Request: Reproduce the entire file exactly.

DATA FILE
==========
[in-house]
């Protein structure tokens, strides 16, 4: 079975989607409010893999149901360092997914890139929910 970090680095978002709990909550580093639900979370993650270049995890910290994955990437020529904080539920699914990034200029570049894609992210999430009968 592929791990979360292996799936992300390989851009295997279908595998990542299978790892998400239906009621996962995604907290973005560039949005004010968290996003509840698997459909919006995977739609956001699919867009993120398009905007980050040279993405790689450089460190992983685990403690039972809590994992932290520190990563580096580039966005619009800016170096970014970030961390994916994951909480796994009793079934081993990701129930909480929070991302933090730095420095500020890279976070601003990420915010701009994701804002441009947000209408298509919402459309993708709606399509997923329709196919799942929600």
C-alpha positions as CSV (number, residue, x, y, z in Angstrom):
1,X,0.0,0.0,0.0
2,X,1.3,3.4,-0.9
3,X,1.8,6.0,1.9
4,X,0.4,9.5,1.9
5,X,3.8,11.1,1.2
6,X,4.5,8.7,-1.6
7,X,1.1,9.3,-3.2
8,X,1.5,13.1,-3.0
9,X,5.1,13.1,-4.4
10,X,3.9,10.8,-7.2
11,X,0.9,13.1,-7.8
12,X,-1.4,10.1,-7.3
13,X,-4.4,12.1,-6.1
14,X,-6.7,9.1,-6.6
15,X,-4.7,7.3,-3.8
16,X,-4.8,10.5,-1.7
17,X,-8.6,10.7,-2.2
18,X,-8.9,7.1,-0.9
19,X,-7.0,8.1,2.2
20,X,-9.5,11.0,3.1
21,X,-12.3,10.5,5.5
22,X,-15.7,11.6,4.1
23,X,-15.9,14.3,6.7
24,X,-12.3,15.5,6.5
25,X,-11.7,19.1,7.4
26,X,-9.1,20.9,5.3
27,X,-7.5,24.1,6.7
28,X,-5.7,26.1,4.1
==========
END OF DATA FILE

[in-house]
């Protein structure tokens, strides 16, 4: 079975989607409010893999149901360092997914890139929910 970090680095978002709990909550580093639900979370993650270049995890910290994955990437020529904080539920699914990034200029570049894609992210999430009968 592929791990979360292996799936992300390989851009295997279908595998990542299978790892998400239906009621996962995604907290973005560039949005004010968290996003509840698997459909919006995977739609956001699919867009993120398009905007980050040279993405790689450089460190992983685990403690039972809590994992932290520190990563580096580039966005619009800016170096970014970030961390994916994951909480796994009793079934081993990701129930909480929070991302933090730095420095500020890279976070601003990420915010701009994701804002441009947000209408298509919402459309993708709606399509997923329709196919799942929600």
C-alpha positions as CSV (number, residue, x, y, z in Angstrom):
1,X,0.0,0.0,0.0
2,X,1.3,3.4,-0.9
3,X,1.8,6.0,1.9
4,X,0.4,9.5,1.9
5,X,3.8,11.1,1.2
6,X,4.5,8.7,-1.6
7,X,1.1,9.3,-3.2
8,X,1.5,13.1,-3.0
9,X,5.1,13.1,-4.4
10,X,3.9,10.8,-7.2
11,X,0.9,13.1,-7.8
12,X,-1.4,10.1,-7.3
13,X,-4.4,12.1,-6.1
14,X,-6.7,9.1,-6.6
15,X,-4.7,7.3,-3.8
16,X,-4.8,10.5,-1.7
17,X,-8.6,10.7,-2.2
18,X,-8.9,7.1,-0.9
19,X,-7.0,8.1,2.2
20,X,-9.5,11.0,3.1
21,X,-12.3,10.5,5.5
22,X,-15.7,11.6,4.1
23,X,-15.9,14.3,6.7
24,X,-12.3,15.5,6.5
25,X,-11.7,19.1,7.4
26,X,-9.1,20.9,5.3
27,X,-7.5,24.1,6.7
28,X,-5.7,26.1,4.1